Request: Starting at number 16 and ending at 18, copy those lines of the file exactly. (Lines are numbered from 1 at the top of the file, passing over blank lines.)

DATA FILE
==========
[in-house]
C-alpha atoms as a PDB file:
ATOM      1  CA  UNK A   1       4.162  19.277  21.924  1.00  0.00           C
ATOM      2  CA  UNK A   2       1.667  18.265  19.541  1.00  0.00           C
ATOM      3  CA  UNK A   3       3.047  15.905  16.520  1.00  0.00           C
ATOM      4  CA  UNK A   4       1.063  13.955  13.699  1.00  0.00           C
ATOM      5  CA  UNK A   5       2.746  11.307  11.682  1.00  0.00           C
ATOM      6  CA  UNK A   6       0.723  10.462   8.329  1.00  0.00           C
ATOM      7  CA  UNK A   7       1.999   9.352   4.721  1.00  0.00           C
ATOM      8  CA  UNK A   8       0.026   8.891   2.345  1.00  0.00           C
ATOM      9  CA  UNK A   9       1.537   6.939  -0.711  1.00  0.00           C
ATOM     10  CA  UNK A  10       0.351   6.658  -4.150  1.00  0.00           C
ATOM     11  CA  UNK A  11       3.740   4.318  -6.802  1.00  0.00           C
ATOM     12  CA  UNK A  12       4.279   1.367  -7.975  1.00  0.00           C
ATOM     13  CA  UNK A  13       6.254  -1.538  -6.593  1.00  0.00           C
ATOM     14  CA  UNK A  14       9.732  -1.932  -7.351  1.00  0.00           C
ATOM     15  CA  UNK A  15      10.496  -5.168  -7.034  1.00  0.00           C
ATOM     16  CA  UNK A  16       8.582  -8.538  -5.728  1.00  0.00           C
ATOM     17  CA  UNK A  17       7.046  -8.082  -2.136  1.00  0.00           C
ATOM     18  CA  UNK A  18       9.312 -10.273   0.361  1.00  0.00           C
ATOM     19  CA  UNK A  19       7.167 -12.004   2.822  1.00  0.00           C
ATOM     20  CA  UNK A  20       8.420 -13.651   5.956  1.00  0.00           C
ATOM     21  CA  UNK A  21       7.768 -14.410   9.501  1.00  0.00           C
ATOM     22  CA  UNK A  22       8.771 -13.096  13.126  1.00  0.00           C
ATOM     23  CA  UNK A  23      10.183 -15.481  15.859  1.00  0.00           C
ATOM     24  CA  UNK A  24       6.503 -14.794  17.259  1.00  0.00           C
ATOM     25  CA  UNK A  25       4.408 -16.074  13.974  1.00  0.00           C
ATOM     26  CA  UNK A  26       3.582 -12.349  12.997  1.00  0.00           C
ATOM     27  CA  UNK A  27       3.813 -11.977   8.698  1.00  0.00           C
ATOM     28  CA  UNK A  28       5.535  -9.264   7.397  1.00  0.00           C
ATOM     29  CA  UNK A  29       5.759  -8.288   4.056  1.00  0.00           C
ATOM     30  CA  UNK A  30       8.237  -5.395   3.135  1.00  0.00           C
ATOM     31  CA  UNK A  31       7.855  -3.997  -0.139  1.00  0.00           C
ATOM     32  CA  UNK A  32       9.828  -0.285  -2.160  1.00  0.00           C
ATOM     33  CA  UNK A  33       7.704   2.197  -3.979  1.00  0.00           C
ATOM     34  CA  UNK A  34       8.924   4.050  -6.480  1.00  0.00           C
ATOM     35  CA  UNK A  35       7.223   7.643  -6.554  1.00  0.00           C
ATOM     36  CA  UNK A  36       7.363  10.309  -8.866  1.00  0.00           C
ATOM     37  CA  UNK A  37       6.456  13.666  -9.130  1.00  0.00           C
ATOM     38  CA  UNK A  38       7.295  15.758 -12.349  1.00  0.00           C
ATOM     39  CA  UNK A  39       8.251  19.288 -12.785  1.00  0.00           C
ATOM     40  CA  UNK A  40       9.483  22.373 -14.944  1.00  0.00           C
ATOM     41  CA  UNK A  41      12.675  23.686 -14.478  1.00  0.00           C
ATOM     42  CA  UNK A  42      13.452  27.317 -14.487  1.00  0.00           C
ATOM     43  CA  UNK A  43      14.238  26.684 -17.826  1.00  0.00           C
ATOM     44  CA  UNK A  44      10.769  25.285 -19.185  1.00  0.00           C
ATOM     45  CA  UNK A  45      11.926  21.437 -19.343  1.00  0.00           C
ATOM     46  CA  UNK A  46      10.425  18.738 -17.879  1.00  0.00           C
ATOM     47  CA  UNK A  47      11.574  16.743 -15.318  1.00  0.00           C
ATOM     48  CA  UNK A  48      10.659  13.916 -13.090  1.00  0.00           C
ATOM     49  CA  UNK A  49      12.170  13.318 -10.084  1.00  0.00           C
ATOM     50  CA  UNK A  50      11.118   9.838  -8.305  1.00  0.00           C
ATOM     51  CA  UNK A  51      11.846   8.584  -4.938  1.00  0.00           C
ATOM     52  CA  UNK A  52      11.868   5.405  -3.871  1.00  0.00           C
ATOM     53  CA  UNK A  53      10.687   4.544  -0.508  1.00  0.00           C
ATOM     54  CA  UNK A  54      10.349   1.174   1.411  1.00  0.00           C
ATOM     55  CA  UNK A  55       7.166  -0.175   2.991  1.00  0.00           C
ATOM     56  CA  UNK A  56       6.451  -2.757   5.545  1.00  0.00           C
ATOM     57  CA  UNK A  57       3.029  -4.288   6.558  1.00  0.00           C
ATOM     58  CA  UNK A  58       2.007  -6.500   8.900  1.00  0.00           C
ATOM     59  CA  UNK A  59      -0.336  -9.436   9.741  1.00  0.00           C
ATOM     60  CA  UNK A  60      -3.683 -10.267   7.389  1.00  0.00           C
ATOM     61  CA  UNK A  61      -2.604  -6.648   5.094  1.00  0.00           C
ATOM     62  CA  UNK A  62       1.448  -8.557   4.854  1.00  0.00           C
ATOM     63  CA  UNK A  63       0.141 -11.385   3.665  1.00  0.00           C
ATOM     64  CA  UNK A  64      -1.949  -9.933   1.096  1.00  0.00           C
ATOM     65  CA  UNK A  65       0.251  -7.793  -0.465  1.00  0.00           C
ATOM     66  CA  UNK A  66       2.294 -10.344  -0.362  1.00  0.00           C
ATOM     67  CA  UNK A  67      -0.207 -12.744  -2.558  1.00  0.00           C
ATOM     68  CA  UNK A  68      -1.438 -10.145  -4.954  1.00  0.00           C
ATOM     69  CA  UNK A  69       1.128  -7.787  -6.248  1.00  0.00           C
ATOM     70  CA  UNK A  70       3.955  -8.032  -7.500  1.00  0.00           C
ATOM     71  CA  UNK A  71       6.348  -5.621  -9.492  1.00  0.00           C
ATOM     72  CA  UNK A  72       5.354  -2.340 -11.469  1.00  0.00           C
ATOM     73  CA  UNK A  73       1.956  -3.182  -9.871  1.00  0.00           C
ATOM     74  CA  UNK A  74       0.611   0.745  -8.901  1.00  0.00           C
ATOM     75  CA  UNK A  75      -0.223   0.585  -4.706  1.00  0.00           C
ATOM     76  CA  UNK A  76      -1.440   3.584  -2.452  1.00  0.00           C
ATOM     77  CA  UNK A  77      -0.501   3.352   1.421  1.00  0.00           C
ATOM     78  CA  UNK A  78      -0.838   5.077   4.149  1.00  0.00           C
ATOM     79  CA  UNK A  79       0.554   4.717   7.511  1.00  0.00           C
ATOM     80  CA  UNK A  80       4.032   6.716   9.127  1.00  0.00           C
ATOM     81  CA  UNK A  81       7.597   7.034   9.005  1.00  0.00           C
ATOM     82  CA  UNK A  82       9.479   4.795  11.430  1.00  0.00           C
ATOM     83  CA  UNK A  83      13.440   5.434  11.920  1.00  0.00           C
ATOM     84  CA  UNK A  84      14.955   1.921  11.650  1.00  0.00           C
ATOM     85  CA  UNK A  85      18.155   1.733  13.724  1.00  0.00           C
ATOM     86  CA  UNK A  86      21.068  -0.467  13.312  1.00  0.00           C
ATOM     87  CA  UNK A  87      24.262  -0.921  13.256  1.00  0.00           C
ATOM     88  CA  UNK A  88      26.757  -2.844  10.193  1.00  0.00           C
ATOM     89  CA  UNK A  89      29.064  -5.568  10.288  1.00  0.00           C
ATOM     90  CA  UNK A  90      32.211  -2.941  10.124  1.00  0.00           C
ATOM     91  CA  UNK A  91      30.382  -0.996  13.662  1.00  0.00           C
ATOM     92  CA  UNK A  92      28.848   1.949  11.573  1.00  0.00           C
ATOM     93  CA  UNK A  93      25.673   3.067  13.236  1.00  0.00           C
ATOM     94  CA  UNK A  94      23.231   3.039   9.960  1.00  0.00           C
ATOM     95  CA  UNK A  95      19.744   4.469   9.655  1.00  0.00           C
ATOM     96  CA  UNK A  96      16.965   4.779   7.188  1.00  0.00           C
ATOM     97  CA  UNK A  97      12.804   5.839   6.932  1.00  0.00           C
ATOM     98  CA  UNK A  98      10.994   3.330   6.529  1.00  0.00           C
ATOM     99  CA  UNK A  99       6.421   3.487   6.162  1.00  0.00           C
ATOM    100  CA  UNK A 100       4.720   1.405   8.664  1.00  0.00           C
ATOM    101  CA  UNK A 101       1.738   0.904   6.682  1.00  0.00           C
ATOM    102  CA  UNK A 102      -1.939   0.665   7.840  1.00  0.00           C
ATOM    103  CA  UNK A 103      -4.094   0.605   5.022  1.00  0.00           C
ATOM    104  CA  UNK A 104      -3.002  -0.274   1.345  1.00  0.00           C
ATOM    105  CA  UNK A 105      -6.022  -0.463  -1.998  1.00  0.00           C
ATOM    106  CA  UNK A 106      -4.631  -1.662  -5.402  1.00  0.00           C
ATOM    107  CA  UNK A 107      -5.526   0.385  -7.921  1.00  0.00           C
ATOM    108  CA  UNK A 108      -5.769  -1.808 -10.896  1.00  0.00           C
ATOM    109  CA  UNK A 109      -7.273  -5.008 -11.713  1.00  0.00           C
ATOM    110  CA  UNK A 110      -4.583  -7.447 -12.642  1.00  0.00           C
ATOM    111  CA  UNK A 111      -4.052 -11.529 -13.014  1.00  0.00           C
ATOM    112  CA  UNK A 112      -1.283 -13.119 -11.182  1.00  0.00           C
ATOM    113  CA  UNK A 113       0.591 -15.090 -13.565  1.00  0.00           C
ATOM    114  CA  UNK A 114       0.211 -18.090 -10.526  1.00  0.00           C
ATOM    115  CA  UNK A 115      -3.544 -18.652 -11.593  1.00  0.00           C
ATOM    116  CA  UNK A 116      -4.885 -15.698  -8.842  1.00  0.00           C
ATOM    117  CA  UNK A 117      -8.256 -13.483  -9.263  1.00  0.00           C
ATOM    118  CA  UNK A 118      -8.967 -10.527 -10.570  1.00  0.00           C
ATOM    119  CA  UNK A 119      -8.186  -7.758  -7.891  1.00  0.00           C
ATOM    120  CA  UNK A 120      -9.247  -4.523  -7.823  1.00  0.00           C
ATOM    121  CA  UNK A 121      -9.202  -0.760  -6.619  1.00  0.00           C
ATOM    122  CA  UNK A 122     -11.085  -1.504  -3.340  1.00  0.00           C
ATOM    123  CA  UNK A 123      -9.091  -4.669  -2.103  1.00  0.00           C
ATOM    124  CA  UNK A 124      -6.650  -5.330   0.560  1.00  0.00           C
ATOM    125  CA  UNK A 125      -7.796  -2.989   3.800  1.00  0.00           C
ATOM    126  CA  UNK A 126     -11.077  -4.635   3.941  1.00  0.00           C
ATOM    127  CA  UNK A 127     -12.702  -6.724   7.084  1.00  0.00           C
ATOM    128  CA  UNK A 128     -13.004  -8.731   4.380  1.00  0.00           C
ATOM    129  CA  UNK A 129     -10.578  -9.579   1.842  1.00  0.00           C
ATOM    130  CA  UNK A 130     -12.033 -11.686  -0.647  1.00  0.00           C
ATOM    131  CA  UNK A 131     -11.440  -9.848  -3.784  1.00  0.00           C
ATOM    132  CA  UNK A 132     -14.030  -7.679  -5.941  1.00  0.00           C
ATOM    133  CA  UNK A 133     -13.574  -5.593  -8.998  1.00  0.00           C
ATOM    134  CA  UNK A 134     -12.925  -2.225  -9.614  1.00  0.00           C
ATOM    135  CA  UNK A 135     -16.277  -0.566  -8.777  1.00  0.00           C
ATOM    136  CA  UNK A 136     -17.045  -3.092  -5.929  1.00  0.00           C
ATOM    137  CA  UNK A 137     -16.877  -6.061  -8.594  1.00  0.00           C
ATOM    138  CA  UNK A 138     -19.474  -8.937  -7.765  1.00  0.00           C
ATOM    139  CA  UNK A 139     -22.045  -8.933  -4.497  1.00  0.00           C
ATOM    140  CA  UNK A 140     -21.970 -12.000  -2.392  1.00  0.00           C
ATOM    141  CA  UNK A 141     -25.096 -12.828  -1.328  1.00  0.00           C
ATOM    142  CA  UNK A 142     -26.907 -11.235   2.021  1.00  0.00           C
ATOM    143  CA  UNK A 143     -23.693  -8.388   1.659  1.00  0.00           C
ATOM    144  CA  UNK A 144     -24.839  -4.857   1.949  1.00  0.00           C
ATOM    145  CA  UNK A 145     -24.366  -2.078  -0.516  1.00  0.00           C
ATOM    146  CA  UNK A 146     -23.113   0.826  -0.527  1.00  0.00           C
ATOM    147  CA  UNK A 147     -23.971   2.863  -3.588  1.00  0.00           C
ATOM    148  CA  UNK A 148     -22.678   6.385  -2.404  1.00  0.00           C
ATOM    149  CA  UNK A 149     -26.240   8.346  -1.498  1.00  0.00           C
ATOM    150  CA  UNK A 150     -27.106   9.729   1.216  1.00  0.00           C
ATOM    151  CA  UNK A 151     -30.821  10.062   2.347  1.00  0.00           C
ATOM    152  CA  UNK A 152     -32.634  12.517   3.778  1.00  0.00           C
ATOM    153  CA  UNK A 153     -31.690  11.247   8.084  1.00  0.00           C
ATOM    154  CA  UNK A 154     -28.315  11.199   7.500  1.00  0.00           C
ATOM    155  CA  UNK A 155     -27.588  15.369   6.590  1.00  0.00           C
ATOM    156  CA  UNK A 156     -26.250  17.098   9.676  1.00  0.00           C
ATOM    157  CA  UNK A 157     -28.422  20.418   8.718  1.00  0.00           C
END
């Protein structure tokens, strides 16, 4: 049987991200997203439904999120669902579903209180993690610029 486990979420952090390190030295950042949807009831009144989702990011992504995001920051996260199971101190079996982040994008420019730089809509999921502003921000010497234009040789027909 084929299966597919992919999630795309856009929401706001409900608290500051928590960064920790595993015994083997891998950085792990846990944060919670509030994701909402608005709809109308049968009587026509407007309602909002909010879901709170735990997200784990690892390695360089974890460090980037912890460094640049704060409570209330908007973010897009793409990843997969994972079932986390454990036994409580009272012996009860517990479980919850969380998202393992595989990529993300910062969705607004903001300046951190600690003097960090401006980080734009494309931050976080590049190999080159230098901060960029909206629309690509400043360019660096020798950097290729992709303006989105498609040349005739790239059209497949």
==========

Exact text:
ATOM     14  CA  UNK A  14       9.732  -1.932  -7.351  1.00  0.00           C
ATOM     15  CA  UNK A  15      10.496  -5.168  -7.034  1.00  0.00           C
ATOM     16  CA  UNK A  16       8.582  -8.538  -5.728  1.00  0.00           C